And none of this is preventing drug use: the Nationwide Trends in Drug Facts, published in December 2012, shows that illicit drug use over the last 10 years is essentially flat, with a slight upward trend largely due to marijuana use.
The real reason drugs, including weed, are illegal in the U.S. has everything to do with the people who use them - or are perceived to use them. In the 19th century there were only minor anti-drug laws. Marijuana was part of the standard pharmaca; you could buy opium (in the form of laudanum) at the drugstore. In the 20th century the white middle and upper classes began to worry about opium and coca, as well as marijuana. All of these were perceived to be used by the lower classes and especially the Negros; therefore we must prohibit the use lest it spread to our lily-white children. (If you think I'm making this up, do a little research on the "reefer madness" propaganda from the 30s.) There's a blue-nosed tendency in the U.S., going clear back to the Puritans, which considers that anything makes people feel good must be a sin, and therefore must be made illegal.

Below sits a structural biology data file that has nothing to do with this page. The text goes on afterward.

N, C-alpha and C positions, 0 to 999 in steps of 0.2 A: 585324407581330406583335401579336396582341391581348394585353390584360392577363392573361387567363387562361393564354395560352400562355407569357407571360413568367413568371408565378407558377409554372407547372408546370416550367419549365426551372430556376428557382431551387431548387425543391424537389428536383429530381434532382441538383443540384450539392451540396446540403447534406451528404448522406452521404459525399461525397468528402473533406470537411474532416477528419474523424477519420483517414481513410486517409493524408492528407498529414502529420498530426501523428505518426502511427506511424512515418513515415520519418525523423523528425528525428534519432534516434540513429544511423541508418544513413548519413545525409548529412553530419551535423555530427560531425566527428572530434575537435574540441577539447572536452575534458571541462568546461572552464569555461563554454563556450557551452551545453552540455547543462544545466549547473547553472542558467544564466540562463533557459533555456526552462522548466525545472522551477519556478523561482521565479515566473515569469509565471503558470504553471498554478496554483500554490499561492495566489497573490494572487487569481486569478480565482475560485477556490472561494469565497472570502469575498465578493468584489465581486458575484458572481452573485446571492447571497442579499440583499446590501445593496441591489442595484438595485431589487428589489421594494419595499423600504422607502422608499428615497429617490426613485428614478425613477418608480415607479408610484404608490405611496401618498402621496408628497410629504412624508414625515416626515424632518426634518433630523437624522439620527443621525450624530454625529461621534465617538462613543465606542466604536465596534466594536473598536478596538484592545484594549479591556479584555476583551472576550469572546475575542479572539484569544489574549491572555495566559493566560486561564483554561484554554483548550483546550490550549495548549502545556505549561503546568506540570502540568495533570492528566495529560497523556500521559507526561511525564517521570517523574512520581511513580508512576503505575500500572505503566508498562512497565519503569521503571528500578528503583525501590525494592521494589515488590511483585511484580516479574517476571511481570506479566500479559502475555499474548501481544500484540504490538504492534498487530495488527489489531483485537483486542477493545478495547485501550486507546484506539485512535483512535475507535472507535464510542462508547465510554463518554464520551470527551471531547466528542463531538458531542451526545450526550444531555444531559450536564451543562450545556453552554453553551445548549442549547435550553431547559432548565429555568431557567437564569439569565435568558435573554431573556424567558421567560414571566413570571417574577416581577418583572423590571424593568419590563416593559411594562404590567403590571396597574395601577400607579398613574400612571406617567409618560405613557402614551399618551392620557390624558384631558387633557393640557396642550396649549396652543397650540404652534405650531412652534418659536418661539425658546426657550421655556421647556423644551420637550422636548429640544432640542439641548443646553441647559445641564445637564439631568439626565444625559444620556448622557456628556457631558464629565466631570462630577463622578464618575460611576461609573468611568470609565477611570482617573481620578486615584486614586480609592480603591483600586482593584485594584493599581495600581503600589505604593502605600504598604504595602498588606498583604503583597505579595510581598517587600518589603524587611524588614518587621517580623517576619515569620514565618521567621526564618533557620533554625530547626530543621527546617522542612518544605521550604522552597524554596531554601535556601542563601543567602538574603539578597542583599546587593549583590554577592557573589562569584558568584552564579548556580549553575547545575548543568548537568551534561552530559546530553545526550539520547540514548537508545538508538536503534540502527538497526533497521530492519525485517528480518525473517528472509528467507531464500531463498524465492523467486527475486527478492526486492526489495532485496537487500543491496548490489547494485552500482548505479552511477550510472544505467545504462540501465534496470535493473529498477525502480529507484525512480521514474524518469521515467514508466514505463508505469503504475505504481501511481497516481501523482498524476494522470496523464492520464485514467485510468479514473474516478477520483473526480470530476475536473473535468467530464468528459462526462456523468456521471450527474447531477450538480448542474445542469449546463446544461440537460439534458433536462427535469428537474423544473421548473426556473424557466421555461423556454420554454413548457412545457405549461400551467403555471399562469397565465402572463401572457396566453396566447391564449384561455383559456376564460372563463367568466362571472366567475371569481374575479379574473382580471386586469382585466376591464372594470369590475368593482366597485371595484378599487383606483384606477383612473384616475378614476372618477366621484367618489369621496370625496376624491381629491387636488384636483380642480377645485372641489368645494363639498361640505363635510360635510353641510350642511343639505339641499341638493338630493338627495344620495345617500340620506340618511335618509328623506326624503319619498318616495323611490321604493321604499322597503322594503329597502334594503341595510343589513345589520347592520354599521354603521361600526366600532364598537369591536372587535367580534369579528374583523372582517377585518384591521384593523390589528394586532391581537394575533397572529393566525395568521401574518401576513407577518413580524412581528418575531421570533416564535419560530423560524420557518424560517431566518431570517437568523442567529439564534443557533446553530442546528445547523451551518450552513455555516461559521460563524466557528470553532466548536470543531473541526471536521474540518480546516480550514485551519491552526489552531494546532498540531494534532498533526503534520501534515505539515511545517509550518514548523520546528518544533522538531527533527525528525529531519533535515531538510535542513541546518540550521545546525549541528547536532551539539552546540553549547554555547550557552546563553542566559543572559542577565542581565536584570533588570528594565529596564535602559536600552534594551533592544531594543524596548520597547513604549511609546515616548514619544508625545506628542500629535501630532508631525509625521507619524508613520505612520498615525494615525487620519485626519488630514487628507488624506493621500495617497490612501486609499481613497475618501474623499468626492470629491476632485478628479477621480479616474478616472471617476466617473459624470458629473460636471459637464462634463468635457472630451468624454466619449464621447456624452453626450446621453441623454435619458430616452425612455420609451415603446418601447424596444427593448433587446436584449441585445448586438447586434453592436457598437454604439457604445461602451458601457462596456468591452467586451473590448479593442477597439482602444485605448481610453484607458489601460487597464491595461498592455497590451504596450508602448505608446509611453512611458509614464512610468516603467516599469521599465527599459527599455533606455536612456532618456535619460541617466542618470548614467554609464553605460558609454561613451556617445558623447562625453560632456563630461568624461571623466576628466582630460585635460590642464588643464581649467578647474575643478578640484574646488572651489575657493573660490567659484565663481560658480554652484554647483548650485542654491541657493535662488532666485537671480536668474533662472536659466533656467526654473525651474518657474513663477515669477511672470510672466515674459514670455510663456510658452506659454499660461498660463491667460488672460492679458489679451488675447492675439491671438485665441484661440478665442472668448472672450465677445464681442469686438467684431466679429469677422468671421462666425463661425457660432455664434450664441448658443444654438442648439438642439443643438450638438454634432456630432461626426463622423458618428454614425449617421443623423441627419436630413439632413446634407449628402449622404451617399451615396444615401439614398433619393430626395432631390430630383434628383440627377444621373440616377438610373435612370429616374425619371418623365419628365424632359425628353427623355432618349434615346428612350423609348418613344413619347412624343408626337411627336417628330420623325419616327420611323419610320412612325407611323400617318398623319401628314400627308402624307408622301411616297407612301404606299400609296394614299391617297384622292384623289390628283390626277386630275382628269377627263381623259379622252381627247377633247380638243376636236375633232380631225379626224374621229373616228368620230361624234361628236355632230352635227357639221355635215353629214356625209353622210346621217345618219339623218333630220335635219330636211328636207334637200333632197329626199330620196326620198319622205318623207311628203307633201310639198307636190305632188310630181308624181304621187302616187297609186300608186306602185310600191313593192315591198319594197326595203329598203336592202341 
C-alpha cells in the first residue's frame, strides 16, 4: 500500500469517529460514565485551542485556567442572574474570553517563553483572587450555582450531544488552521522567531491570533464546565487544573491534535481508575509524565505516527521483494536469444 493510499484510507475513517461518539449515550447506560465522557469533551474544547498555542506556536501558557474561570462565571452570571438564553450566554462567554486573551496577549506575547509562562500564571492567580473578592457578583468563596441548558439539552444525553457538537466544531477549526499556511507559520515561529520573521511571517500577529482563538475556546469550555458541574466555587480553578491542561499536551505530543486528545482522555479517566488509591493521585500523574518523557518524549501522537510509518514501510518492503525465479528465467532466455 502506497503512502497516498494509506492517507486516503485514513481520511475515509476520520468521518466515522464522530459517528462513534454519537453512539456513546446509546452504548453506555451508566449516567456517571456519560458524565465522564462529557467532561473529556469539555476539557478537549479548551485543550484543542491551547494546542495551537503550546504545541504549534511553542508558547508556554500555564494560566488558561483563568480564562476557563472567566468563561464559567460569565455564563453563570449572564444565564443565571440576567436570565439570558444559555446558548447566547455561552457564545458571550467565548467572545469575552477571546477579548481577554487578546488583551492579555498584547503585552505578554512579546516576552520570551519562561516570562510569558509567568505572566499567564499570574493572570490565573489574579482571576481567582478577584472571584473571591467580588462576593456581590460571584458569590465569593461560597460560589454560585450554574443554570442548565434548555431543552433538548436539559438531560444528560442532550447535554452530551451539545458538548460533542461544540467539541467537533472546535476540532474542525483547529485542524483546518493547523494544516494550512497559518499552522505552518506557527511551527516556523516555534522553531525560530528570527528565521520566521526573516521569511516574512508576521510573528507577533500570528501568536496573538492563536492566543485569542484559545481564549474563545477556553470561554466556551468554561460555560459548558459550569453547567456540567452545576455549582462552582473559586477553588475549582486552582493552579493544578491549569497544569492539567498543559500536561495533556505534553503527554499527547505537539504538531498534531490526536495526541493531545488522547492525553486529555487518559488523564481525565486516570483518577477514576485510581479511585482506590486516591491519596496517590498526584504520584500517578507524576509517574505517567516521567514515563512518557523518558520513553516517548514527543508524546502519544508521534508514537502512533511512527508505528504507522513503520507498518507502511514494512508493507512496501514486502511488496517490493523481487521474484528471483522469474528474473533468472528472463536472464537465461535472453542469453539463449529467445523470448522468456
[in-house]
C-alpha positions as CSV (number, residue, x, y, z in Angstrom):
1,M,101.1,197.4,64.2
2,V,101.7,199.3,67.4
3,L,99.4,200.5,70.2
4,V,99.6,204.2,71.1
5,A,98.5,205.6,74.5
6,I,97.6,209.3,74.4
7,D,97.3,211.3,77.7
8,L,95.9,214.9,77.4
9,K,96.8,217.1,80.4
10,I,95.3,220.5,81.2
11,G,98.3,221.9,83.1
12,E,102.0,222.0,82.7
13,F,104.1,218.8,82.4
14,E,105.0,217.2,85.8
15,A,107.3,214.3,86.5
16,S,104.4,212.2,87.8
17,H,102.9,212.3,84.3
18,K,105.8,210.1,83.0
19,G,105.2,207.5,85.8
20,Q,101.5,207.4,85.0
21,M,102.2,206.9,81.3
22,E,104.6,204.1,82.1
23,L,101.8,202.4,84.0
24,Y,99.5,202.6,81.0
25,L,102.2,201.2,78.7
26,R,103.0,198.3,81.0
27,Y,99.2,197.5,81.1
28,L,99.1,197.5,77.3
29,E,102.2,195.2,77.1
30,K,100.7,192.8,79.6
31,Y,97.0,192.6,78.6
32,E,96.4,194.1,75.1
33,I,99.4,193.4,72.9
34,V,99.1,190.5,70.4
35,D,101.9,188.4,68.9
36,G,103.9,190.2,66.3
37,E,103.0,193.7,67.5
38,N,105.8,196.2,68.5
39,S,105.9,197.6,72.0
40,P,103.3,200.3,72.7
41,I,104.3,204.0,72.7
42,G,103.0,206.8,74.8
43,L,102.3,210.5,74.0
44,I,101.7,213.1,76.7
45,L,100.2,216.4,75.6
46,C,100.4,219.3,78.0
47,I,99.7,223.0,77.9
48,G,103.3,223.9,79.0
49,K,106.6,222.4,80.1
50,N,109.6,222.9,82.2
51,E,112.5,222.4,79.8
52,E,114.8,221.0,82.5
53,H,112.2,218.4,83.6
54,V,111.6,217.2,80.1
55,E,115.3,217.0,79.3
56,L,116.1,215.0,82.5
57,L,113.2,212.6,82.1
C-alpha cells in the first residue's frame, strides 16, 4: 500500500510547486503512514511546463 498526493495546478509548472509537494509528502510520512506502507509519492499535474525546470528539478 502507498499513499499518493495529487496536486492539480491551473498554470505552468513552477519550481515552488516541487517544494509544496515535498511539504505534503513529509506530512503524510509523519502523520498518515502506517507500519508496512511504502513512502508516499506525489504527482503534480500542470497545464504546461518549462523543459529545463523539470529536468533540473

We have no legitimate excuse for prohibiting any drug, as long as alcohol and tobacco are sold freely to any adult. We banned alcohol for 13 years and it practically destroyed the country; banning the other drugs has "merely" destroyed the black working class. If we let all the drug felons out of prison, rehabilitated them and got them jobs, and regulated and taxed all the drugs, we'd have millions of dollars to spend on rehabilitation and medical solutions to the public health problem of substance addiction.